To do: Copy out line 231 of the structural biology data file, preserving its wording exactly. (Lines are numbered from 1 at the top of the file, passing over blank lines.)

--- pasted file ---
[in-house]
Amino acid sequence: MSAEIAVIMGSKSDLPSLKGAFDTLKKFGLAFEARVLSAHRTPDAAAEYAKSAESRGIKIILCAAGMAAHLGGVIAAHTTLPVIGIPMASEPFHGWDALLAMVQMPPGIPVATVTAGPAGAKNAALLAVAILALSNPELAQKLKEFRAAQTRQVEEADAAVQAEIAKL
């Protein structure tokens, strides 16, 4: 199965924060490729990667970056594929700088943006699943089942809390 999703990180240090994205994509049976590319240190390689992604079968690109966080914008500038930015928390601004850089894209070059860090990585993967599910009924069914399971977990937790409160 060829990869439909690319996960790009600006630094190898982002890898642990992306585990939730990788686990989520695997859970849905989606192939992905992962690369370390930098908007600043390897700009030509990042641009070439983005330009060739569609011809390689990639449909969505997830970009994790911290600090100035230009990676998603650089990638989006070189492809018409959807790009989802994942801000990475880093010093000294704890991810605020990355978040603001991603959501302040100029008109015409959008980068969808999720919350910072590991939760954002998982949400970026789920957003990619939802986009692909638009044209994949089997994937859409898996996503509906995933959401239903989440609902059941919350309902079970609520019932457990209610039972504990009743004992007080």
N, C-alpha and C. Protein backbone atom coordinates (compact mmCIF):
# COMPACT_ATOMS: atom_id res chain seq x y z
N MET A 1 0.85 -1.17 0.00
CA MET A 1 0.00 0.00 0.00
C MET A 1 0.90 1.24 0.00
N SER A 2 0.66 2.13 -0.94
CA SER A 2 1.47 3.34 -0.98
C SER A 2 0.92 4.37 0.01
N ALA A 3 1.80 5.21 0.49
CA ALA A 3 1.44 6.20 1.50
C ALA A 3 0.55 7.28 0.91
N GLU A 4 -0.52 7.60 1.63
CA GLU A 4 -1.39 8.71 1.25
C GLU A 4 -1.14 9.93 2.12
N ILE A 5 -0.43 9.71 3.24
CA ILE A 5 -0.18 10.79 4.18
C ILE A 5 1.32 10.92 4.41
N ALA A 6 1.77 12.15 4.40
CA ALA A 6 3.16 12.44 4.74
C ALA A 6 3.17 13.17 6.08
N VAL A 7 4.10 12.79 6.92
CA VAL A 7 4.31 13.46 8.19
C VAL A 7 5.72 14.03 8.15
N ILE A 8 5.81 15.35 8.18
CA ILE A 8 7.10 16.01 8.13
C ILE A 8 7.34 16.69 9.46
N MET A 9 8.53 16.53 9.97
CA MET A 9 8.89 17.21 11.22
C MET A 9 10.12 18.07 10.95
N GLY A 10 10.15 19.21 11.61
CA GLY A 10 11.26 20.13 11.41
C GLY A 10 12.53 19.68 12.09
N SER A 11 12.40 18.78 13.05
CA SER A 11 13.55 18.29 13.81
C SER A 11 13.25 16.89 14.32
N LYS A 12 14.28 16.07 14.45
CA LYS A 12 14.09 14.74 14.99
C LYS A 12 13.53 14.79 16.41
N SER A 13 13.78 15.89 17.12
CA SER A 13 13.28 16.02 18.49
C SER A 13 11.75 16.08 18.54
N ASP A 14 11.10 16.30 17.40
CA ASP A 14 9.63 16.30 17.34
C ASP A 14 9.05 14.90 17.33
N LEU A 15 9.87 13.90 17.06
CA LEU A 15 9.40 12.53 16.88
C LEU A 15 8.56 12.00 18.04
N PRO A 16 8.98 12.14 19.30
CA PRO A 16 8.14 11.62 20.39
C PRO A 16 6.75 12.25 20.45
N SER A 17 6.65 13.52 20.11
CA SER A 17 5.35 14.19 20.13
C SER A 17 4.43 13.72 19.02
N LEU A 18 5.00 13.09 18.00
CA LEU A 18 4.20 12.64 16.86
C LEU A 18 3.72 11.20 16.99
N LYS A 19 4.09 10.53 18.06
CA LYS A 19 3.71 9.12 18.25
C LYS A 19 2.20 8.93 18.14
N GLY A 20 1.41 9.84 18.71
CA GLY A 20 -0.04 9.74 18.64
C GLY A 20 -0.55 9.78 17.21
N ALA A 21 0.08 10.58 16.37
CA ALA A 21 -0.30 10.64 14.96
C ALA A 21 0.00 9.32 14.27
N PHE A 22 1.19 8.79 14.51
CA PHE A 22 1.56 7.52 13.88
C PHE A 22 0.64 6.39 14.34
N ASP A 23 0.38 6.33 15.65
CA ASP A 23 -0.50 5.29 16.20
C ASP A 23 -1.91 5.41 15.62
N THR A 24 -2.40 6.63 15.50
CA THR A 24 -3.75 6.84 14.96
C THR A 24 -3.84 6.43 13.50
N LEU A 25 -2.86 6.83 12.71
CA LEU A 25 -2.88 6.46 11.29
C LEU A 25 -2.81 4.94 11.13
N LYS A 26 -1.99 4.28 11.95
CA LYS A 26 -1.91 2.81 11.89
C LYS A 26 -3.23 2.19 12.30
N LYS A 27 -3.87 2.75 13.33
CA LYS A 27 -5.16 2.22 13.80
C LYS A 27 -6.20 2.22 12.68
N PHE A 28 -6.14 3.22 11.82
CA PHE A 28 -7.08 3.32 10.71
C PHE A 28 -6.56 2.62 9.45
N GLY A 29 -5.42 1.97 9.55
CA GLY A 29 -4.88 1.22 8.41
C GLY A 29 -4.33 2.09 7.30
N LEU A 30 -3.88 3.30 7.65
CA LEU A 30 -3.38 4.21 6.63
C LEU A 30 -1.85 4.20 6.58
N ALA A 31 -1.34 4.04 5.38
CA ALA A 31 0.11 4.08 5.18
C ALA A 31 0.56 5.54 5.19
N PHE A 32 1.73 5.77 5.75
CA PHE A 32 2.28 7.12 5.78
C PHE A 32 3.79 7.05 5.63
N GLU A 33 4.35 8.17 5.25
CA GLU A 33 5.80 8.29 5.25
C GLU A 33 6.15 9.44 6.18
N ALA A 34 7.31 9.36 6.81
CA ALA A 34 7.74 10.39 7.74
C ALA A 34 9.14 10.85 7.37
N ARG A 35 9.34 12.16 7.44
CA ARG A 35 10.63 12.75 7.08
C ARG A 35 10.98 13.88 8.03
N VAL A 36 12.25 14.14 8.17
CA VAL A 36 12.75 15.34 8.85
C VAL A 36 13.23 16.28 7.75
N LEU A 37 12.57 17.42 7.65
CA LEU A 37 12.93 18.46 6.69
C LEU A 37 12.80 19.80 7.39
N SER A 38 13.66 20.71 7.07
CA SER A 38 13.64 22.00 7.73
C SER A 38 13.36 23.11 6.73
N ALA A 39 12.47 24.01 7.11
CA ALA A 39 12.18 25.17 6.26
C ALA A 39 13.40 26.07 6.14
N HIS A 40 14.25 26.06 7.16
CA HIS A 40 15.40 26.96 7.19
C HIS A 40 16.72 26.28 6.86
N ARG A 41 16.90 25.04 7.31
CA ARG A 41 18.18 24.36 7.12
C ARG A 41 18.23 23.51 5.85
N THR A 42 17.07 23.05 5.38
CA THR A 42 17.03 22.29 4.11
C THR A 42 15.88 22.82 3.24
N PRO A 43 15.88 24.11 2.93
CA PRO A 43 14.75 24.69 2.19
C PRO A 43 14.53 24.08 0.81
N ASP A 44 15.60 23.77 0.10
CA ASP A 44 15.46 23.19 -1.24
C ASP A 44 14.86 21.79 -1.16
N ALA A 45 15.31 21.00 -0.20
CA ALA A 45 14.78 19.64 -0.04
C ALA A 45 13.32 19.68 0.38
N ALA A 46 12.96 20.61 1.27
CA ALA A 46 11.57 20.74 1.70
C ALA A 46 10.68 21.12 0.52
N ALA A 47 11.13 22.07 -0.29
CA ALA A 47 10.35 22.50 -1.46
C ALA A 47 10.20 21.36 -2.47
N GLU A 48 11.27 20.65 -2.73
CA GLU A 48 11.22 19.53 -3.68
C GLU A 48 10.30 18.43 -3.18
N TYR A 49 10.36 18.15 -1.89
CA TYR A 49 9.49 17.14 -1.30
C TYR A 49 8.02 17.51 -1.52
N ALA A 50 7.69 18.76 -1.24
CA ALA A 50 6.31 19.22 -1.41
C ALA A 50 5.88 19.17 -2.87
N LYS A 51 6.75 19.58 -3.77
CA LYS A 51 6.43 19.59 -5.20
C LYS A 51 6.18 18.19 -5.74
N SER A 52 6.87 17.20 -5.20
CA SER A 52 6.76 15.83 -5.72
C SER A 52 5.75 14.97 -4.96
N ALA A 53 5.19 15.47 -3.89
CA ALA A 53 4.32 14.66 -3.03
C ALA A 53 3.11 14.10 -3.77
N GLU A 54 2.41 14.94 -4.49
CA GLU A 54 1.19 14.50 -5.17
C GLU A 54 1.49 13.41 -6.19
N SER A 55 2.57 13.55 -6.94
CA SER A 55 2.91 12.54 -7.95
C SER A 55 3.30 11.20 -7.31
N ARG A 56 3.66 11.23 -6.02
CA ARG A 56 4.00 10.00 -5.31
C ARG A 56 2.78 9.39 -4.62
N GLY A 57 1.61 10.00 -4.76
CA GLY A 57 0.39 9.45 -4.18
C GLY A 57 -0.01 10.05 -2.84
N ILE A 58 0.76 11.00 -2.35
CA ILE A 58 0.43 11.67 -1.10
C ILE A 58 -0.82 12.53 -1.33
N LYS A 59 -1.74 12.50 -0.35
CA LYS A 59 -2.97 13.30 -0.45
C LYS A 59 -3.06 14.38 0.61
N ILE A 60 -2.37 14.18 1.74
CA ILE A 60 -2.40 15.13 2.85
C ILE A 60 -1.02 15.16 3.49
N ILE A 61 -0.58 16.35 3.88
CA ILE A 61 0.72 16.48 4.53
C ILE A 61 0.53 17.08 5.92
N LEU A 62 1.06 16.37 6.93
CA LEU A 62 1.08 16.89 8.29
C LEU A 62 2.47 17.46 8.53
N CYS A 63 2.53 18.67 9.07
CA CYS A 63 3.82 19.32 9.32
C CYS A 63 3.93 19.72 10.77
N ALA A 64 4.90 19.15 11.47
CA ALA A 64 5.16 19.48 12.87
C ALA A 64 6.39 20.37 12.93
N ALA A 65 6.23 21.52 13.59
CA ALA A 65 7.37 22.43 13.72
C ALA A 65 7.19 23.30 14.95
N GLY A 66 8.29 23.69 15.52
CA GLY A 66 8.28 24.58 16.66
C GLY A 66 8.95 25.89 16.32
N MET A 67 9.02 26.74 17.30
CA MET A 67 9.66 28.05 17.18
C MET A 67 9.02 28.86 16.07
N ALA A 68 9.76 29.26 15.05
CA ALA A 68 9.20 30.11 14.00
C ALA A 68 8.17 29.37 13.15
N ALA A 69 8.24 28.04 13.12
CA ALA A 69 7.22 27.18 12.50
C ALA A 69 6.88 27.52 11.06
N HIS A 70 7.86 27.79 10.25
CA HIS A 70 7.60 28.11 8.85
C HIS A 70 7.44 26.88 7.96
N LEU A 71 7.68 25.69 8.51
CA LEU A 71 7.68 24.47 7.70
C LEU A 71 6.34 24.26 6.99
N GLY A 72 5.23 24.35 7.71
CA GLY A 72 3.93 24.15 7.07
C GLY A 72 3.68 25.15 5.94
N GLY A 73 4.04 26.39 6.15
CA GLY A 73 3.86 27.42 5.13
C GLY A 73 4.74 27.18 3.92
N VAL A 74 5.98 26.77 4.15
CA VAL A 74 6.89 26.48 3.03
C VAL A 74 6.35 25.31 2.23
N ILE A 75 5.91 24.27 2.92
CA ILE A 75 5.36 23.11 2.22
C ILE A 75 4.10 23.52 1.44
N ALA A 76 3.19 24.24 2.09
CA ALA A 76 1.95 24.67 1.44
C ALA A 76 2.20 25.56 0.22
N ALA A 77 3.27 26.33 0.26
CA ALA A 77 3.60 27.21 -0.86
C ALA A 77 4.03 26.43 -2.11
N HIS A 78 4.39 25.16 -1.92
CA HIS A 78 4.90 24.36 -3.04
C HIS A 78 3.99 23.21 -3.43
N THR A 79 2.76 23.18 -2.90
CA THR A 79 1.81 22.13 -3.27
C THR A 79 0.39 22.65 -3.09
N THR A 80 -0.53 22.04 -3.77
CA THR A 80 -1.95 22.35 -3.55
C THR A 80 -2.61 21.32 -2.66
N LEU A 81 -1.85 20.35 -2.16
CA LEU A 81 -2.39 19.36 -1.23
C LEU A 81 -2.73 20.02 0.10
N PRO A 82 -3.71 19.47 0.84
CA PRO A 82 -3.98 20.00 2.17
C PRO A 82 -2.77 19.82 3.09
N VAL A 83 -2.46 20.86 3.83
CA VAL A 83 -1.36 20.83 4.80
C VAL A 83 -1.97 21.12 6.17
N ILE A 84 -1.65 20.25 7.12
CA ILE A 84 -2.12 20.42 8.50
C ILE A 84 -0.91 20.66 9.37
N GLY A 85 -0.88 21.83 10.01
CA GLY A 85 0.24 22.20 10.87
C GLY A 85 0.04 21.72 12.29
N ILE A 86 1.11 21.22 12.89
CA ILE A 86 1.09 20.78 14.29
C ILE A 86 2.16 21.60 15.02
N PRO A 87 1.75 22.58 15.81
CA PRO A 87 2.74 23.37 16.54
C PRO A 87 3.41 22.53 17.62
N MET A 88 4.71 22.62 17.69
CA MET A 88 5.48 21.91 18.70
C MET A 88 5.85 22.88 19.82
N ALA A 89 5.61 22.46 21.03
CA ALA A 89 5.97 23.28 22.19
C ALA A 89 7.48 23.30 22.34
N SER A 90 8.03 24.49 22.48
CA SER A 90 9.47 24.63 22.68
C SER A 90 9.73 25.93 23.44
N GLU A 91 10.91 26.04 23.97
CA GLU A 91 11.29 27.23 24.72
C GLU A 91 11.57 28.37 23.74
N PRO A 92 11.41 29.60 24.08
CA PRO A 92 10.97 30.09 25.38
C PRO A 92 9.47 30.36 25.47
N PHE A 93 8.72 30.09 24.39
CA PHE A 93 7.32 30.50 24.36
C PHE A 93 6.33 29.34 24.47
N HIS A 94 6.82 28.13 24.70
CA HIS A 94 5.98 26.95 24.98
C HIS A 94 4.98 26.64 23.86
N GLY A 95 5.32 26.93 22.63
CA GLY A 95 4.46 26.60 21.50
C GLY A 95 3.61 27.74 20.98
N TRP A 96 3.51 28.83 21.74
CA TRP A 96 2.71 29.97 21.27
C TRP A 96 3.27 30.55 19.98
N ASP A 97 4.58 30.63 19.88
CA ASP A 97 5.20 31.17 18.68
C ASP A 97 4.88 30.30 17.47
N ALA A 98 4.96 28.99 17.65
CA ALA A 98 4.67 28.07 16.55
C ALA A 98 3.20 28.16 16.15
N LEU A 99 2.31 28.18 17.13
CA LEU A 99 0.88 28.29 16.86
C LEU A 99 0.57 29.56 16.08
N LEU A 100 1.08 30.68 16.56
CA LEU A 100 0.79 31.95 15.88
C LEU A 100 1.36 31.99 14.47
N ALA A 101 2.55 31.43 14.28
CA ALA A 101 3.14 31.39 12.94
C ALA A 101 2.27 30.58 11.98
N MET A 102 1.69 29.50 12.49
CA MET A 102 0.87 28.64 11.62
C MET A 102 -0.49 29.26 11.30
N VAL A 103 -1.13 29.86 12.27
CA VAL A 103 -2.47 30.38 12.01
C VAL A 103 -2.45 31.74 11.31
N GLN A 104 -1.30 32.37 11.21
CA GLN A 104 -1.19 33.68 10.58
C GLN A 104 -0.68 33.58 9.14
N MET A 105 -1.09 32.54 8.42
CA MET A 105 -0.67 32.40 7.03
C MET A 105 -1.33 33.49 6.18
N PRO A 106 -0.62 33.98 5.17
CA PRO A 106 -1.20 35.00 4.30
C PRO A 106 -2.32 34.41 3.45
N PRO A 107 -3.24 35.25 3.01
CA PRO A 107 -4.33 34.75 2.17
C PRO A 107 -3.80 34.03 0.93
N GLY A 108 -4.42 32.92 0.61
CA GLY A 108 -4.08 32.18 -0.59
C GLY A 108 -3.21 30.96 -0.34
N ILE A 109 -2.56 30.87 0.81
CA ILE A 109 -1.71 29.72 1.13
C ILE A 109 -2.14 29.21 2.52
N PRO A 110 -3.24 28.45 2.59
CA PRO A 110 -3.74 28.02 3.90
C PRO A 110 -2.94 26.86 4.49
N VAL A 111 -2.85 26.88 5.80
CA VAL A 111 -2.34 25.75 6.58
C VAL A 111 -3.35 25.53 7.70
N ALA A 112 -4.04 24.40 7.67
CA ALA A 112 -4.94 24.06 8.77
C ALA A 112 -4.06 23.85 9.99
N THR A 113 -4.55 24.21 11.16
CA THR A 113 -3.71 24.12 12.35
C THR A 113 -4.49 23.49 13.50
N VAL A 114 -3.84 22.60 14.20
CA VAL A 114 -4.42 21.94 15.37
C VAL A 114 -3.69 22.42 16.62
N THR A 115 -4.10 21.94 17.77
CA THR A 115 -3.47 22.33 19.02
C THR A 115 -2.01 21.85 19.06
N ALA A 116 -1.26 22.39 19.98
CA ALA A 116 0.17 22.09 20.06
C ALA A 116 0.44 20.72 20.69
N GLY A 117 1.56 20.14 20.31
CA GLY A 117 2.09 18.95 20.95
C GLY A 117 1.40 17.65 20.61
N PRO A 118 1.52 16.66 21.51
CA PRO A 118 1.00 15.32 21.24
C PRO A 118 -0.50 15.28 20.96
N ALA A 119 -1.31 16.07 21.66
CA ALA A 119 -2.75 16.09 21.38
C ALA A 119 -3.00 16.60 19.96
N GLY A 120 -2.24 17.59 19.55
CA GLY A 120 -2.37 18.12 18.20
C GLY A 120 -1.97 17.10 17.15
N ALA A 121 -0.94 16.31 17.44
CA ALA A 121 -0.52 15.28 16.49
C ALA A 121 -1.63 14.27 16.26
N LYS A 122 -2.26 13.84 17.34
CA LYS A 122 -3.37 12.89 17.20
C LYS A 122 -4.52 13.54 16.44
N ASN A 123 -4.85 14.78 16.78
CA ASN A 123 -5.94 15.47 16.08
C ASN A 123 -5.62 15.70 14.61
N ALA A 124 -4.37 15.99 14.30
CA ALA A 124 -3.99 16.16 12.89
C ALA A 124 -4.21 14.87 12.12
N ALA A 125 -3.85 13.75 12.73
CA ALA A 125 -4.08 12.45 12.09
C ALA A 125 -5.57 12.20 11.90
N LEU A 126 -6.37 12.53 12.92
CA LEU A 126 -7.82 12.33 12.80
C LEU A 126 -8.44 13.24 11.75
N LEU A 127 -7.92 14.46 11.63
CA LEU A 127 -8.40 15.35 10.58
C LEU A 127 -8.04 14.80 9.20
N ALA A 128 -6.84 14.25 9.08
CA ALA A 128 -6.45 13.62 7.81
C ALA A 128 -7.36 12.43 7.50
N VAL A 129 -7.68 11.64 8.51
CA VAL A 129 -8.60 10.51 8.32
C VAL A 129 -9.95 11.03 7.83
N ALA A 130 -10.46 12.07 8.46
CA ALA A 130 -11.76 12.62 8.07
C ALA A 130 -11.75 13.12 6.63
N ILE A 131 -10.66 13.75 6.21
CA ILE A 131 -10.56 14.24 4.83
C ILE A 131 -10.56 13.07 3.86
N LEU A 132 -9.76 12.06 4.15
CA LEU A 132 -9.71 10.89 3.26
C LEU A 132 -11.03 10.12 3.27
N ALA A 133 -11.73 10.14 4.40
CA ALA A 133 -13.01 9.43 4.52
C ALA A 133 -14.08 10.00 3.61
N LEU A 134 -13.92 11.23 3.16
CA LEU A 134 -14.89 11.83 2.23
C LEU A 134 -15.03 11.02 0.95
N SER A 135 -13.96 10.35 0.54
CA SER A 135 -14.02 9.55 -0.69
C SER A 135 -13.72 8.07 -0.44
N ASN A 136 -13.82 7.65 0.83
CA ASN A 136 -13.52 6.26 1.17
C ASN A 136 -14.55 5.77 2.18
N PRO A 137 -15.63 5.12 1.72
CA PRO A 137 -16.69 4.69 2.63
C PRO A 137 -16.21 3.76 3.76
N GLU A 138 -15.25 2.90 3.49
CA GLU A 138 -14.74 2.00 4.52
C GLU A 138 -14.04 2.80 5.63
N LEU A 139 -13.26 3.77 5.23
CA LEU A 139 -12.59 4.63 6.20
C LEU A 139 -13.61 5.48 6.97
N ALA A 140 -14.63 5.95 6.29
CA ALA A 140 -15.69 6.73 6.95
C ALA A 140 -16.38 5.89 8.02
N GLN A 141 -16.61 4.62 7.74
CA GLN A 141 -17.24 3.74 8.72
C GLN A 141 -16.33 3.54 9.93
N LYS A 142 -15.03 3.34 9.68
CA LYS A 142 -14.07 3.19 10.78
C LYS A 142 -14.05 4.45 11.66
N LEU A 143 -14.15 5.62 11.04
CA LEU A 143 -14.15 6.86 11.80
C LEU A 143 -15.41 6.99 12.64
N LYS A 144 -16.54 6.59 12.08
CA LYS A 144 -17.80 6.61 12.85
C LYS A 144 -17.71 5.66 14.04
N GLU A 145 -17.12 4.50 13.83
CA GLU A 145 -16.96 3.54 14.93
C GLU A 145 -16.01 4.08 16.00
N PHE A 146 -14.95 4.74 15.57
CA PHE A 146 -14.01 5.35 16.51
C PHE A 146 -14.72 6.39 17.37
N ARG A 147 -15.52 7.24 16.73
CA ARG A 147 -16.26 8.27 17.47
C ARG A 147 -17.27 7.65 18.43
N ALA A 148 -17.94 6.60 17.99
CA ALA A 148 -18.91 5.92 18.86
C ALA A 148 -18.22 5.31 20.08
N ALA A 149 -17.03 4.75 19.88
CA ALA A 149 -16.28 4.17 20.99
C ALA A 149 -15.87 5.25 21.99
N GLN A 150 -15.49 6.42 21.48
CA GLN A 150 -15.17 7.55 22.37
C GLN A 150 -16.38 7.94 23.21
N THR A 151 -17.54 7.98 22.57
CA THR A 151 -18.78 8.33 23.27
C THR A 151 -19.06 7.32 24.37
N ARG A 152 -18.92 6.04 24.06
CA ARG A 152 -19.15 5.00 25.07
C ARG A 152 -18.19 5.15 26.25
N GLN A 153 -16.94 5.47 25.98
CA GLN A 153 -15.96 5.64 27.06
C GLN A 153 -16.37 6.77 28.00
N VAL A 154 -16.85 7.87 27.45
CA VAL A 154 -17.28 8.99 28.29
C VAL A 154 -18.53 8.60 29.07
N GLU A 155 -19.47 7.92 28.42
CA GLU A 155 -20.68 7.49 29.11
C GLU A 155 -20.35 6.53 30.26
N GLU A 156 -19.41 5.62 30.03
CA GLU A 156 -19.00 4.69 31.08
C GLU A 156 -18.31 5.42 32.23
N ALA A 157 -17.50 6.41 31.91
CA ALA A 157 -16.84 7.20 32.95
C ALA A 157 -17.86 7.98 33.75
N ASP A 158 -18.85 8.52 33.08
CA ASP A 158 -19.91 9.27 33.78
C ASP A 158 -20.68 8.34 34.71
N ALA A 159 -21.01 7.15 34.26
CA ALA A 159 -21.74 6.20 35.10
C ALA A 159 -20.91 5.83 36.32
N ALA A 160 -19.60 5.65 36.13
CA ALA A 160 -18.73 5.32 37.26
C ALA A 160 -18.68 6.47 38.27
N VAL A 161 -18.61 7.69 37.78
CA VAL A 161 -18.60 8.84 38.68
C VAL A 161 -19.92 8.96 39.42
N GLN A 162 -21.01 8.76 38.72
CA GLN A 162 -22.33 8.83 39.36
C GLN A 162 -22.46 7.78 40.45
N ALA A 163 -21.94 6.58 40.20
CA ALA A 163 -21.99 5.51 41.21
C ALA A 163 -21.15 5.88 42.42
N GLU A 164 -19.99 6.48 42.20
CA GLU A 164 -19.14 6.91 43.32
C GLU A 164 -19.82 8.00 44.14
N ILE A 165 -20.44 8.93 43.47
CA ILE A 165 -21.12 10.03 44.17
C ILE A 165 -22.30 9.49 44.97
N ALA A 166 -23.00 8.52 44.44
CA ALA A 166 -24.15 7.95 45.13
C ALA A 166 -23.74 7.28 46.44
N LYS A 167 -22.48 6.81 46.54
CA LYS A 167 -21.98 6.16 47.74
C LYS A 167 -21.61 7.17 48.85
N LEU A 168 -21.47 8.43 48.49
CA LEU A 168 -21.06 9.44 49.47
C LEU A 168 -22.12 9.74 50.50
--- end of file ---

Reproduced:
N ALA A 76 3.19 24.24 2.09